Why Do Runners Fear An ITB Injury?

ITB (Iliotibial band) injuries are a real worry for runners, and it’s not difficult to understand why. According to experts, the choices for dealing with this problem can be as extreme as surgery or even quitting running altogether.

When it comes to an ITB injury, they catch you by surprise. After just a few steps, the pain on the outer part of your knee can get intense, especially if you’re running downhill or going down steps. The best thing to do in this situation is to limit knee movement because the pain usually gets worse when you move. This is when you might see runners sidestepping downhill, allowing them to keep the painful knee as straight as possible.

Once the tendon becomes swollen and inflamed, the typical medical advice involves resting, applying ice, and using a compression bandage to handle the swelling. During the healing phase, it’s crucial to avoid activities like running or cycling since they can make the inflammation worse and set back your recovery.

Usually, it takes about 3 to 6 weeks for the knee to start feeling better. However, the challenge with ITB injuries is that it often comes back when you start to push yourself in your training routine. If it’s not on the same side, the pain might show up on the opposite leg. At this point, runners often turn to cortico-steroid injections, knee braces, and sometimes surgery – even though none of these really address the root cause of the injury!

Let’s take a closer look at what happens during an ITB injury.

The ITB (Iliotibial band) is essentially a robust strip of connective tissue that originates from the hip area and extends down the side of the thigh. It consists of three components: the fascia lata and its connections with the Gluteus Maximus and Tensor Fasciae Lata muscles. As it reaches the lower part, the ITB covers the bony prominence on the outer side of the thigh and extends to the lateral aspect of the kneecap.

Its primary function is to work in conjunction with the TFL (Tensor Fasciae Lata), Gluteus Maximus, Medius and Minimus muscles to provide stability to the hip and knee during weight-bearing activities. However, maintaining a proper balance and coordination between the TFL and the Gluteus Maximus is crucial. Any disruption to this balance can lead to tightening and shortening of the ITB, causing it to rub against the bony prominence on the thigh. This friction can result in inflammation and discomfort and within a relatively short period compel the individual to limit physical activity.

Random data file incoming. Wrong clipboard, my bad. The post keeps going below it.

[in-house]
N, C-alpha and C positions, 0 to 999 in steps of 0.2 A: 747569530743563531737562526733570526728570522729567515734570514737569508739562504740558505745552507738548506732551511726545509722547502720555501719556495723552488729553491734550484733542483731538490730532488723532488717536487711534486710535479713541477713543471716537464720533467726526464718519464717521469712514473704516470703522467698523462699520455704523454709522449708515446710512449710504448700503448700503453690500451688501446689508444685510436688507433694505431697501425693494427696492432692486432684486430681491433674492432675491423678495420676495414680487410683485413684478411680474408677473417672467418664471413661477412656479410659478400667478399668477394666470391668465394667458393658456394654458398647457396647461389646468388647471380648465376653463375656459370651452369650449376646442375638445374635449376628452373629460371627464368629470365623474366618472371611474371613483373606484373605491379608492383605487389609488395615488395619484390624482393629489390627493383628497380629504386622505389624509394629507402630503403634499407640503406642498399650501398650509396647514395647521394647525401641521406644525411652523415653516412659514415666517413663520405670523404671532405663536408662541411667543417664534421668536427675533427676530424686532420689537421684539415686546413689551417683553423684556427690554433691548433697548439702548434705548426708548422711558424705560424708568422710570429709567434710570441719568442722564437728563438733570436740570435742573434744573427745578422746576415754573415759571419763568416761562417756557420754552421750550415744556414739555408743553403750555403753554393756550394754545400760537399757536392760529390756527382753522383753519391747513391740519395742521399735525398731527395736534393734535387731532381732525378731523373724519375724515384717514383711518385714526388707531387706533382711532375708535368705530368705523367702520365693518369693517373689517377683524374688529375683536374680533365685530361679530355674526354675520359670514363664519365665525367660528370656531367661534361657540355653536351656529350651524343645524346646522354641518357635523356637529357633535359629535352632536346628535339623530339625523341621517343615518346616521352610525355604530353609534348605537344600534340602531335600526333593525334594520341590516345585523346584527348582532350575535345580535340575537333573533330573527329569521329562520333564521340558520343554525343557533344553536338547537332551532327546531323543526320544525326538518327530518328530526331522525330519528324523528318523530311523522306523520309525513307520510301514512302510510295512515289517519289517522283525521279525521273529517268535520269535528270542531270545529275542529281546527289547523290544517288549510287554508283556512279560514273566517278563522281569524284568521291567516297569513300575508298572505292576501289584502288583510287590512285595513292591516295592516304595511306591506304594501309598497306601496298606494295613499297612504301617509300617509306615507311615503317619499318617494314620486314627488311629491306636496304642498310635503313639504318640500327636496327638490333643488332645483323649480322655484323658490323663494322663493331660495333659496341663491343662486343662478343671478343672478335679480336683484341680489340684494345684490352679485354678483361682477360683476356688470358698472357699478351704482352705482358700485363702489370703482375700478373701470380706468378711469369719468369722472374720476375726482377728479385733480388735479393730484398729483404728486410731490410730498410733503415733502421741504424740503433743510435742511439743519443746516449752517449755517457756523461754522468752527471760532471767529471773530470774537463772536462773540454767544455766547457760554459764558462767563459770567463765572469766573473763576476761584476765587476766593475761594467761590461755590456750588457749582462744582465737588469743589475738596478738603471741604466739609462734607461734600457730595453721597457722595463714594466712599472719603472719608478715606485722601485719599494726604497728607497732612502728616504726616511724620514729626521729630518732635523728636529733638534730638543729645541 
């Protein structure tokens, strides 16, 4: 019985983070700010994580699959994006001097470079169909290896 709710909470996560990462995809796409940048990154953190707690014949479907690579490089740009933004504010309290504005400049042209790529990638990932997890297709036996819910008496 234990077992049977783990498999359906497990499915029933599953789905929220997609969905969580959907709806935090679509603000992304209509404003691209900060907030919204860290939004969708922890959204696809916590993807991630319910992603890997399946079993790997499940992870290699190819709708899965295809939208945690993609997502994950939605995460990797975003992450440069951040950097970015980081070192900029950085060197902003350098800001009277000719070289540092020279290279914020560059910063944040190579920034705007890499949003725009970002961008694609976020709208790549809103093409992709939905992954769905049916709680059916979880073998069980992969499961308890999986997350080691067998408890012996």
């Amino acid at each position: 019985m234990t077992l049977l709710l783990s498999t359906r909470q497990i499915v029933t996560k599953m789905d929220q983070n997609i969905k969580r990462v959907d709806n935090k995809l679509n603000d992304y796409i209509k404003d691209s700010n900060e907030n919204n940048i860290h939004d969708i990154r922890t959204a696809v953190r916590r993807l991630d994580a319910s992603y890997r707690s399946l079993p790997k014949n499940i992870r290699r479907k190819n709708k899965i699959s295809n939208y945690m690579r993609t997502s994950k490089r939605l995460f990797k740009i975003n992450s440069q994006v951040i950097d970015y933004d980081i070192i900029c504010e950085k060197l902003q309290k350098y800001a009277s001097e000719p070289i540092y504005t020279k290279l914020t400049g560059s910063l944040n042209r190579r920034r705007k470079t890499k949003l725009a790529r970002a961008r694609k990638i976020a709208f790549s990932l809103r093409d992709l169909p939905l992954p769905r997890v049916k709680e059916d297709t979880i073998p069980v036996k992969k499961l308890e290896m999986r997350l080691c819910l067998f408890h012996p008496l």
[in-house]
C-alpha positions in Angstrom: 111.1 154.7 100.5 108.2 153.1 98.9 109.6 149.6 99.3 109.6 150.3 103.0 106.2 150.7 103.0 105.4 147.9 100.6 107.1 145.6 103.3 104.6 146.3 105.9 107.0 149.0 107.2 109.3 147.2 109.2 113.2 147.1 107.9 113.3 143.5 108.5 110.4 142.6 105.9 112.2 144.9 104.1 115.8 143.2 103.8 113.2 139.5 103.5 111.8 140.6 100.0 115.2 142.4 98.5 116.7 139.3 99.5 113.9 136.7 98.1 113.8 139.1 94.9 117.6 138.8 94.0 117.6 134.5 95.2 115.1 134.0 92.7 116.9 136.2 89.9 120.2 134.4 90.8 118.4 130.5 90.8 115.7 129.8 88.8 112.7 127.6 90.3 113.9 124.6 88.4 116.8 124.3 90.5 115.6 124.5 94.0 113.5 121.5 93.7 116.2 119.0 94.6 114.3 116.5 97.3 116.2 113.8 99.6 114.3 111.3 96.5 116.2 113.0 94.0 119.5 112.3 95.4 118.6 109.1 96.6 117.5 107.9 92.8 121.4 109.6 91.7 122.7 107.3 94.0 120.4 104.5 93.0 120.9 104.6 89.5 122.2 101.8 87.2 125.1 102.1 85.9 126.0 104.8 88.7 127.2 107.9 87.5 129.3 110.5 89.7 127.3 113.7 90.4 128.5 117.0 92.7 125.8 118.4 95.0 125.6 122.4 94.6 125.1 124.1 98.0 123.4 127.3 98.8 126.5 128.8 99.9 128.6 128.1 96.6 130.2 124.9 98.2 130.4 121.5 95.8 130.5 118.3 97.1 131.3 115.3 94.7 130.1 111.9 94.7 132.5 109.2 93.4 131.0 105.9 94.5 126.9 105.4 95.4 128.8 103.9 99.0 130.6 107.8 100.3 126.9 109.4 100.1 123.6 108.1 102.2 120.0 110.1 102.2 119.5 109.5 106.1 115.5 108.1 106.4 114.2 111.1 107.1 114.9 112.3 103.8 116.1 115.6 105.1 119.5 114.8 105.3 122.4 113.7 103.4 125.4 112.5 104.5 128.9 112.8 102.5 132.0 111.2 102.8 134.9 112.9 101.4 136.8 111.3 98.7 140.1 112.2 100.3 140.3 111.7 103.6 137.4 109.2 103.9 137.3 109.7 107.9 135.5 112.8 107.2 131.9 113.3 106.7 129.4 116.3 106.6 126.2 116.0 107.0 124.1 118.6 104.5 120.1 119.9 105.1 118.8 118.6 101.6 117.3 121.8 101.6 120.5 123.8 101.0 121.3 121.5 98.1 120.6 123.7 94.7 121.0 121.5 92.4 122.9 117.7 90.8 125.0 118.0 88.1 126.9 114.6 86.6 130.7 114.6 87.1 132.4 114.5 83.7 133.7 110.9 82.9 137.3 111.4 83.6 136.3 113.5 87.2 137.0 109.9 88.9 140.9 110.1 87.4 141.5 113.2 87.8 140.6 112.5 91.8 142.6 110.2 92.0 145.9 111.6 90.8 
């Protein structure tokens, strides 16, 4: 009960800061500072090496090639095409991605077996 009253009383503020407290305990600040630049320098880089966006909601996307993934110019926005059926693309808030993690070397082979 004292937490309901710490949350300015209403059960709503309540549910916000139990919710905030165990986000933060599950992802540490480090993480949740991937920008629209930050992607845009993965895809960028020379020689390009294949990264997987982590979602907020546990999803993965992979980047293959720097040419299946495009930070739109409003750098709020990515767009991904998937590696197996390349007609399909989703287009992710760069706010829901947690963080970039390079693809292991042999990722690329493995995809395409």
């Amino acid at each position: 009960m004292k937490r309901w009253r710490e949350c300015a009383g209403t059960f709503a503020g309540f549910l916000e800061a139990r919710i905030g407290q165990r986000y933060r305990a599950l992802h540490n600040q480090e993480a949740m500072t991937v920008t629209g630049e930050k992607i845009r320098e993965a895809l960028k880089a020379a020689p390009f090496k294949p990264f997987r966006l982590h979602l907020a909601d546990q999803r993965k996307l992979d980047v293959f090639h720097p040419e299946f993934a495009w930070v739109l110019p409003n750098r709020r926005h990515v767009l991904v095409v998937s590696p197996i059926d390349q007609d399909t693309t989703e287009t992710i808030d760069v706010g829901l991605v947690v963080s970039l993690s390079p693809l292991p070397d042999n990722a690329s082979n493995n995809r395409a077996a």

How does the ITB become tight?

The TFL muscle takes on several roles in hip movement – it flexes, abducts, and internally rotates the hip. On the other hand, the Gluteus Maximus extends and externally rotates the hip. As a result, the TFL contributes to stability at the front of the hip, while the Gluteus Maximus ensures stability at the back. When both muscles work in tandem with the ITB, they also provide lateral stability to the knee.

However, if for some reason either of these two muscles becomes overly active, the surrounding fascia tightens, exerting a pull on the ITB, which leads to its tightening and shortening.

During running, as the hip undergoes internal and external rotation, these two muscles coordinate their actions in a rhythmic manner, ensuring a balance between movement and stability. Nonetheless, if disrupted movement patterns due to poor sitting or standing habits or previous injuries come into play, one of these muscles may become excessively engaged. This results in the tightening of the fascia around the muscle, leading to the shortening of the ITB. This issue extends beyond just causing irritation around the lateral epicondyle of the femur on the outside of the knee. A shortened ITB also triggers external rotation of the tibia and a lateral tilt of the patella, culminating in an abnormal alignment of the knee and added stress on the joint connecting the kneecap and the femur. Thus, while the symptoms may manifest around the knee area, the underlying problem originates from a flawed movement pattern that disrupts the equilibrium of hip rotation.

While rest, ice, and compression can alleviate the symptoms, they fail to address the core problem. This is why symptoms often resurface when an athlete resumes more intense running activities.

How does Lyno address this issue?

The answer lies in thoroughly assessing the whole body to pinpoint the movement pattern that’s causing the alignment issue. This pattern can come from any activity involving the TFL or Gluteus Maximus muscles. Both muscles are part of the body’s spiral movement patterns. Any habit that involves repeating spiral movements in one direction might overload and restrict the fascia around the involved muscles.

It could be an office worker who twists while sitting for long stretches, a mom carrying her baby on the same hip every day, someone pushing a stroller while favoring one side, or a runner who always takes a slanted route. These repetitive movements can strain the TFL or Gluteus Maximus, making the fascia tighten up defensively and affecting how the ITB works.

An example of a dysfunctional movement pattern that shortens the ITB –as recorded on the LYNO application

Once the therapist pinpoints the locked fascia pattern, the treatment is straightforward. They release the fascia, help you change the habit causing the issue, and gradually strengthen your body in a neutral position.

Dealing with an injury for the short term is relatively simple, but fixing recurring injuries means uncovering and tackling the root pattern. Once we figure out the puzzle of chronic injuries, the solution starts to become much clearer.